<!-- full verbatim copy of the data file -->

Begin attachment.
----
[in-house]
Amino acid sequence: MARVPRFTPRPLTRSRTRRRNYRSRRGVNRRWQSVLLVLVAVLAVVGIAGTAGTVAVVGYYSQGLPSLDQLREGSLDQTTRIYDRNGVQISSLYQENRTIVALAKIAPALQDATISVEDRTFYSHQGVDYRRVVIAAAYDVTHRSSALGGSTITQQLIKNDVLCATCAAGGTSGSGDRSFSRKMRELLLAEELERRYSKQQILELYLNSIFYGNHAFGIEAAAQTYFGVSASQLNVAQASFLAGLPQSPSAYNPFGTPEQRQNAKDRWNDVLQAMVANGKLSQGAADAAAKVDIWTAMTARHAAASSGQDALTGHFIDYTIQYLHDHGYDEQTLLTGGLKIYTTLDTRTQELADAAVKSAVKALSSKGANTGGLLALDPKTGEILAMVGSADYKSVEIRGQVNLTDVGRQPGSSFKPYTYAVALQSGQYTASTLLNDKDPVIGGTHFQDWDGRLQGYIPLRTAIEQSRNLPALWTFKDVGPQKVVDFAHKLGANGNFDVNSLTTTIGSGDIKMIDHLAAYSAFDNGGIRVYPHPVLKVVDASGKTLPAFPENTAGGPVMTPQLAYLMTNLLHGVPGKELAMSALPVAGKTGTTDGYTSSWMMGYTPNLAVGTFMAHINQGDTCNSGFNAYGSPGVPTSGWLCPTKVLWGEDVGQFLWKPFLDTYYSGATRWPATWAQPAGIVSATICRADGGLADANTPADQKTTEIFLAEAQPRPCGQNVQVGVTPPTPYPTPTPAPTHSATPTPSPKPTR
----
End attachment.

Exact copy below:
[in-house]
Amino acid sequence: MARVPRFTPRPLTRSRTRRRNYRSRRGVNRRWQSVLLVLVAVLAVVGIAGTAGTVAVVGYYSQGLPSLDQLREGSLDQTTRIYDRNGVQISSLYQENRTIVALAKIAPALQDATISVEDRTFYSHQGVDYRRVVIAAAYDVTHRSSALGGSTITQQLIKNDVLCATCAAGGTSGSGDRSFSRKMRELLLAEELERRYSKQQILELYLNSIFYGNHAFGIEAAAQTYFGVSASQLNVAQASFLAGLPQSPSAYNPFGTPEQRQNAKDRWNDVLQAMVANGKLSQGAADAAAKVDIWTAMTARHAAASSGQDALTGHFIDYTIQYLHDHGYDEQTLLTGGLKIYTTLDTRTQELADAAVKSAVKALSSKGANTGGLLALDPKTGEILAMVGSADYKSVEIRGQVNLTDVGRQPGSSFKPYTYAVALQSGQYTASTLLNDKDPVIGGTHFQDWDGRLQGYIPLRTAIEQSRNLPALWTFKDVGPQKVVDFAHKLGANGNFDVNSLTTTIGSGDIKMIDHLAAYSAFDNGGIRVYPHPVLKVVDASGKTLPAFPENTAGGPVMTPQLAYLMTNLLHGVPGKELAMSALPVAGKTGTTDGYTSSWMMGYTPNLAVGTFMAHINQGDTCNSGFNAYGSPGVPTSGWLCPTKVLWGEDVGQFLWKPFLDTYYSGATRWPATWAQPAGIVSATICRADGGLADANTPADQKTTEIFLAEAQPRPCGQNVQVGVTPPTPYPTPTPAPTHSATPTPSPKPTR